SoCalGas failed to provide adequate relocation assistance to a bedridden grandmother who remained in Porter Ranch for months during the gas leak, according to family members who say they intend to file a wrongful death lawsuit.
Isabel Perez, 82, died last week, and family members say they believe exposure to the discharge was a factor in her health taking a turn in November.
"I know in my heart there is a connection," said daughter Michelle Ual.
Notified of the family's assertions Thursday, the gas company planned to look into them, a spokesman said.
Get Los Angeles's latest local news on crime, entertainment, weather, schools, COVID, cost of living and more. Here's your go-to source for today's LA news.
It would be the second suit alleging the Gas Company has responsibility for deaths of elderly women with pre-existing health conditions. In both cases, families allege their health worsened suddenly during the time the well was leaking.
A suit was filed last month on behalf of the family of Zelda Rothman, 79, who had previously been diagnosed with lung cancer and died in January. SoCalGas expressed sympathy for the Rothman family's loss and said it would "allow the judicial process to take its course."
Perez lived in the Porter Ranch rental home of her daughter and son-in-law and their five children.
Afflicted with diabetes, Perez had undergone amputations of both her lower legs, and most of the time remained in her bedroom in a hospital-type bed, her daughter said.
Last fall, like many neighbors, family members noticed a noxious odor in their neighborhood.
Perez complained of difficulty breathing and was hospitalized for several days in November, but improved enough to return home, the family said.
During that period, air quality and county public health officials were receiving hundreds of
complaints from the area. Ual said her children, ranging in age from 9 to 20, also began suffering
symptoms including nausea, headaches, and fatigue.
"I wanted to move my children so badly," Ual said.
The family sought relocation assistance offered by SoCalGas, and in December the Uals moved to two units in a Camarillo hotel, they said.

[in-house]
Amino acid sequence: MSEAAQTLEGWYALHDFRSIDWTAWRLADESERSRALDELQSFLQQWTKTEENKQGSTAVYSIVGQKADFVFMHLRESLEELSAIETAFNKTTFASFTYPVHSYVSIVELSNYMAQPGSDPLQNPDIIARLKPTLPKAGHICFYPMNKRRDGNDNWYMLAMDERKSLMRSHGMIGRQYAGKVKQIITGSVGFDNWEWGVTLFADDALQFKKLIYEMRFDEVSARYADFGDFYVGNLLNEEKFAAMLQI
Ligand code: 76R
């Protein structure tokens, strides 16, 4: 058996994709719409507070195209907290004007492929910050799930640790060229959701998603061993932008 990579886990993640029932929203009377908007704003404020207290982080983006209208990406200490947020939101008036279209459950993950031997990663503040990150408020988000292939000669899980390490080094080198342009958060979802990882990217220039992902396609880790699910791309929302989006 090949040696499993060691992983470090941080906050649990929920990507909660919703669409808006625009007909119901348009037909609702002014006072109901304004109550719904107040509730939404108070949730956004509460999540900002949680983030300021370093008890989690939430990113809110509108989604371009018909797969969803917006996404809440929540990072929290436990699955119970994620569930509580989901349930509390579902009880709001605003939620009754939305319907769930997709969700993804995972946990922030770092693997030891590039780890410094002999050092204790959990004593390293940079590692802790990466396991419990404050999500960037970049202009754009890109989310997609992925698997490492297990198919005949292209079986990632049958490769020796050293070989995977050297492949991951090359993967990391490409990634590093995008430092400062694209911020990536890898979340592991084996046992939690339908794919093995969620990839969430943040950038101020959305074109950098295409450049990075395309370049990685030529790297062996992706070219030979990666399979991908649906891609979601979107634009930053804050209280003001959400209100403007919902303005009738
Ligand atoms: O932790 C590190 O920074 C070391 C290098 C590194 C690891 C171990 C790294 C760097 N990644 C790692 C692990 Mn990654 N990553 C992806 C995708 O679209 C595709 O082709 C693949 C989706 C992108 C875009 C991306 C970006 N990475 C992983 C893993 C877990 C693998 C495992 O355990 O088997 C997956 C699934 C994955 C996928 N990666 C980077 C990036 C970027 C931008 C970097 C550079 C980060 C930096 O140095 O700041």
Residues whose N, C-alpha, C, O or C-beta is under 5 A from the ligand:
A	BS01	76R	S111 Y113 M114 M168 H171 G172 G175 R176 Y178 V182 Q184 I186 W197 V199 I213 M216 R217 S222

However, the hotel would not allow the hospital bed, and grandmother remained in the Porter Ranch house, her daughter coming over to be with her during the day, and a caregiver staying overnight. The Gas company agreed to cover a portion of the caregiver costs. The Uals obtained portable air filtration units for the house.
The Uals said they made it clear that they needed a three bedroom apartment or house to accommodate all eight members of the Ual family and the hospital bed, but it was never arranged.
"They went to the Gas Company repeatedly," said attorney Jackie Kruger of the Kruger Law Firm representing the Ual family. She criticized the Gas company for not doing more to meet the needs of an elderly disabled woman in a large family.
"There are options they did not pursue," Kruger said of SoCalGas.
The Gas Company ultimately relocated thousands of households before the leak was plugged in late February.
Perez's health worsened again in mid-February, and was again hospitalized. She contracted pneumonia and died March 10, the family said.
"I would have gone anywhere -- an hour, two hours a way -- had I known that this could escalate to something like this," said Eric Ual, Michelle's husband and Perez's son in law.
Eric Ual said the family trusted statements by public health officials that the reported symptoms were being caused by the odorants placed in natural case, and should not cause long-term health effects.
Now they wonder.
"There is no more long term," said Eric Ual. "She's gone."
Showing her mother's room to a visitor, Michelle Ual fought back tears.
"We took good care of her," Ual said. "I mean, the best we can."